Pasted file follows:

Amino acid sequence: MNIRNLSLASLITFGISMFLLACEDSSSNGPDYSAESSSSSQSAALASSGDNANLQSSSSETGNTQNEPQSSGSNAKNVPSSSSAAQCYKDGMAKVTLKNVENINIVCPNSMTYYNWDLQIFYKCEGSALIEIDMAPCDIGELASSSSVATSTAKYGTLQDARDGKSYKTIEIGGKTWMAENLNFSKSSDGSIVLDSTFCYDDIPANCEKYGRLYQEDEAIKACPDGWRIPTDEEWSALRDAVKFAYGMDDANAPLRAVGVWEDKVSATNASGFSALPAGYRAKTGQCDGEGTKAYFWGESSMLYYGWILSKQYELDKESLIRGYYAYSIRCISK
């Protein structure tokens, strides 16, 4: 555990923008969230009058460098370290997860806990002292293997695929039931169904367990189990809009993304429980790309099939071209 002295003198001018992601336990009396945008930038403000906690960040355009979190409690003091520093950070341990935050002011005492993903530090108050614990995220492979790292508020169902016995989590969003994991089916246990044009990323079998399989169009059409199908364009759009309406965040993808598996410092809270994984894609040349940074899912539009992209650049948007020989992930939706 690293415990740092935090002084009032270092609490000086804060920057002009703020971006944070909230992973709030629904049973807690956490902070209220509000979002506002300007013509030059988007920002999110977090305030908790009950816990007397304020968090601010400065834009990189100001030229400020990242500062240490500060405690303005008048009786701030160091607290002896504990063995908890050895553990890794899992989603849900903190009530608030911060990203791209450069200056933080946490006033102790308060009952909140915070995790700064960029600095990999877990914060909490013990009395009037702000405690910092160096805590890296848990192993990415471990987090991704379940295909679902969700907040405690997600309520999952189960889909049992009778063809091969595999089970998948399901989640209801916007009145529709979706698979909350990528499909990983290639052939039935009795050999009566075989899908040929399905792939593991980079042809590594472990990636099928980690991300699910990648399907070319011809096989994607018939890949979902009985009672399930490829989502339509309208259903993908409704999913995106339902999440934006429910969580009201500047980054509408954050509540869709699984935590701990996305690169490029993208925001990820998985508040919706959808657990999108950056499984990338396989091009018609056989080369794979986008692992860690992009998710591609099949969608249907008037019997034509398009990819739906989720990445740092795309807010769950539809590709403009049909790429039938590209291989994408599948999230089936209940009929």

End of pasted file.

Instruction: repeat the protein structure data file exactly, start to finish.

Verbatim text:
Amino acid sequence: MNIRNLSLASLITFGISMFLLACEDSSSNGPDYSAESSSSSQSAALASSGDNANLQSSSSETGNTQNEPQSSGSNAKNVPSSSSAAQCYKDGMAKVTLKNVENINIVCPNSMTYYNWDLQIFYKCEGSALIEIDMAPCDIGELASSSSVATSTAKYGTLQDARDGKSYKTIEIGGKTWMAENLNFSKSSDGSIVLDSTFCYDDIPANCEKYGRLYQEDEAIKACPDGWRIPTDEEWSALRDAVKFAYGMDDANAPLRAVGVWEDKVSATNASGFSALPAGYRAKTGQCDGEGTKAYFWGESSMLYYGWILSKQYELDKESLIRGYYAYSIRCISK
């Protein structure tokens, strides 16, 4: 555990923008969230009058460098370290997860806990002292293997695929039931169904367990189990809009993304429980790309099939071209 002295003198001018992601336990009396945008930038403000906690960040355009979190409690003091520093950070341990935050002011005492993903530090108050614990995220492979790292508020169902016995989590969003994991089916246990044009990323079998399989169009059409199908364009759009309406965040993808598996410092809270994984894609040349940074899912539009992209650049948007020989992930939706 690293415990740092935090002084009032270092609490000086804060920057002009703020971006944070909230992973709030629904049973807690956490902070209220509000979002506002300007013509030059988007920002999110977090305030908790009950816990007397304020968090601010400065834009990189100001030229400020990242500062240490500060405690303005008048009786701030160091607290002896504990063995908890050895553990890794899992989603849900903190009530608030911060990203791209450069200056933080946490006033102790308060009952909140915070995790700064960029600095990999877990914060909490013990009395009037702000405690910092160096805590890296848990192993990415471990987090991704379940295909679902969700907040405690997600309520999952189960889909049992009778063809091969595999089970998948399901989640209801916007009145529709979706698979909350990528499909990983290639052939039935009795050999009566075989899908040929399905792939593991980079042809590594472990990636099928980690991300699910990648399907070319011809096989994607018939890949979902009985009672399930490829989502339509309208259903993908409704999913995106339902999440934006429910969580009201500047980054509408954050509540869709699984935590701990996305690169490029993208925001990820998985508040919706959808657990999108950056499984990338396989091009018609056989080369794979986008692992860690992009998710591609099949969608249907008037019997034509398009990819739906989720990445740092795309807010769950539809590709403009049909790429039938590209291989994408599948999230089936209940009929």